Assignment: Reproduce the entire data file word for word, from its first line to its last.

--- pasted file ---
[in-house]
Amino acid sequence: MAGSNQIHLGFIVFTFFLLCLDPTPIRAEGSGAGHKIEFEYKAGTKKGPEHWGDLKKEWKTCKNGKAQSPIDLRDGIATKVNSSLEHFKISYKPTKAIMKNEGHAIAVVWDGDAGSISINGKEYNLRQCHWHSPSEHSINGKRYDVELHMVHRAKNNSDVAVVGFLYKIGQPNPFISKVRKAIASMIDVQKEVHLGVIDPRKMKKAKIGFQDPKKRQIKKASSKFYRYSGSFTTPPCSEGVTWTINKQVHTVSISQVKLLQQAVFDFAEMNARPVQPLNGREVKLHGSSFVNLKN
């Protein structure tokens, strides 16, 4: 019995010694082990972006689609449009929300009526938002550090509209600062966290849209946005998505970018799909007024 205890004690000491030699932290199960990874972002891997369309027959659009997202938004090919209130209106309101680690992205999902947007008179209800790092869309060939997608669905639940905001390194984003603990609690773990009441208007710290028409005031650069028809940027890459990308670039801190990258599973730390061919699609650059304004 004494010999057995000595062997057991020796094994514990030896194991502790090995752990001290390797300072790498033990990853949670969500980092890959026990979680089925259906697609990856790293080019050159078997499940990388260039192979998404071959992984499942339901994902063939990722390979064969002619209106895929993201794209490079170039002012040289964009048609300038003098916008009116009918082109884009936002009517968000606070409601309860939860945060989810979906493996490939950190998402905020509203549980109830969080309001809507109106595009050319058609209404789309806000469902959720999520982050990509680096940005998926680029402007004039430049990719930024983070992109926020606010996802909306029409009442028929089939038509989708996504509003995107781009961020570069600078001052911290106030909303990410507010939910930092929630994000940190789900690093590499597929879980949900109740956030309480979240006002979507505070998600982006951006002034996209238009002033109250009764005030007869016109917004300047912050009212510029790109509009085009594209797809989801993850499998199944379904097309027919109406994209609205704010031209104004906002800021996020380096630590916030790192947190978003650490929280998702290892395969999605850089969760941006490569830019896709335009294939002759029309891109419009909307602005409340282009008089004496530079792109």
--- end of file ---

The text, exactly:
[in-house]
Amino acid sequence: MAGSNQIHLGFIVFTFFLLCLDPTPIRAEGSGAGHKIEFEYKAGTKKGPEHWGDLKKEWKTCKNGKAQSPIDLRDGIATKVNSSLEHFKISYKPTKAIMKNEGHAIAVVWDGDAGSISINGKEYNLRQCHWHSPSEHSINGKRYDVELHMVHRAKNNSDVAVVGFLYKIGQPNPFISKVRKAIASMIDVQKEVHLGVIDPRKMKKAKIGFQDPKKRQIKKASSKFYRYSGSFTTPPCSEGVTWTINKQVHTVSISQVKLLQQAVFDFAEMNARPVQPLNGREVKLHGSSFVNLKN
């Protein structure tokens, strides 16, 4: 019995010694082990972006689609449009929300009526938002550090509209600062966290849209946005998505970018799909007024 205890004690000491030699932290199960990874972002891997369309027959659009997202938004090919209130209106309101680690992205999902947007008179209800790092869309060939997608669905639940905001390194984003603990609690773990009441208007710290028409005031650069028809940027890459990308670039801190990258599973730390061919699609650059304004 004494010999057995000595062997057991020796094994514990030896194991502790090995752990001290390797300072790498033990990853949670969500980092890959026990979680089925259906697609990856790293080019050159078997499940990388260039192979998404071959992984499942339901994902063939990722390979064969002619209106895929993201794209490079170039002012040289964009048609300038003098916008009116009918082109884009936002009517968000606070409601309860939860945060989810979906493996490939950190998402905020509203549980109830969080309001809507109106595009050319058609209404789309806000469902959720999520982050990509680096940005998926680029402007004039430049990719930024983070992109926020606010996802909306029409009442028929089939038509989708996504509003995107781009961020570069600078001052911290106030909303990410507010939910930092929630994000940190789900690093590499597929879980949900109740956030309480979240006002979507505070998600982006951006002034996209238009002033109250009764005030007869016109917004300047912050009212510029790109509009085009594209797809989801993850499998199944379904097309027919109406994209609205704010031209104004906002800021996020380096630590916030790192947190978003650490929280998702290892395969999605850089969760941006490569830019896709335009294939002759029309891109419009909307602005409340282009008089004496530079792109």